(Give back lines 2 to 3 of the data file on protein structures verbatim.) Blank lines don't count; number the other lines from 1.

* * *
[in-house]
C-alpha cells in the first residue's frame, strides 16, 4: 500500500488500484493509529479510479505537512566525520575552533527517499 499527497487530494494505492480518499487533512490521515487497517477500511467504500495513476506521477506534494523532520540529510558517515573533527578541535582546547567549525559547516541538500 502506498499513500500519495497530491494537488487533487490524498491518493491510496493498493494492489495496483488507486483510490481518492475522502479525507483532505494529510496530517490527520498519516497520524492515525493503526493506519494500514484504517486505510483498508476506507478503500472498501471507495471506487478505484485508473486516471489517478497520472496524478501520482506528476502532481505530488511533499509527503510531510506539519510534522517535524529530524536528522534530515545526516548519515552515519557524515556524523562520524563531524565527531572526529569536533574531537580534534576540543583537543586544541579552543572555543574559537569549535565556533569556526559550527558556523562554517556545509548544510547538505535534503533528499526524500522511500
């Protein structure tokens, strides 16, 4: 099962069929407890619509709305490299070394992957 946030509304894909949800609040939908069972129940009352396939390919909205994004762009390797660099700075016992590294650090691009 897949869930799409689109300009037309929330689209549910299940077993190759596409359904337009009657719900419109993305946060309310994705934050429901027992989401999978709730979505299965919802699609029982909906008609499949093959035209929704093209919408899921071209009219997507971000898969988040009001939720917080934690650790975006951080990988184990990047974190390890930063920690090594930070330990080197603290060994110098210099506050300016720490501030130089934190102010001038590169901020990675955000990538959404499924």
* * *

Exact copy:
C-alpha cells in the first residue's frame, strides 16, 4: 500500500488500484493509529479510479505537512566525520575552533527517499 499527497487530494494505492480518499487533512490521515487497517477500511467504500495513476506521477506534494523532520540529510558517515573533527578541535582546547567549525559547516541538500 502506498499513500500519495497530491494537488487533487490524498491518493491510496493498493494492489495496483488507486483510490481518492475522502479525507483532505494529510496530517490527520498519516497520524492515525493503526493506519494500514484504517486505510483498508476506507478503500472498501471507495471506487478505484485508473486516471489517478497520472496524478501520482506528476502532481505530488511533499509527503510531510506539519510534522517535524529530524536528522534530515545526516548519515552515519557524515556524523562520524563531524565527531572526529569536533574531537580534534576540543583537543586544541579552543572555543574559537569549535565556533569556526559550527558556523562554517556545509548544510547538505535534503533528499526524500522511500
């Protein structure tokens, strides 16, 4: 099962069929407890619509709305490299070394992957 946030509304894909949800609040939908069972129940009352396939390919909205994004762009390797660099700075016992590294650090691009 897949869930799409689109300009037309929330689209549910299940077993190759596409359904337009009657719900419109993305946060309310994705934050429901027992989401999978709730979505299965919802699609029982909906008609499949093959035209929704093209919408899921071209009219997507971000898969988040009001939720917080934690650790975006951080990988184990990047974190390890930063920690090594930070330990080197603290060994110098210099506050300016720490501030130089934190102010001038590169901020990675955000990538959404499924």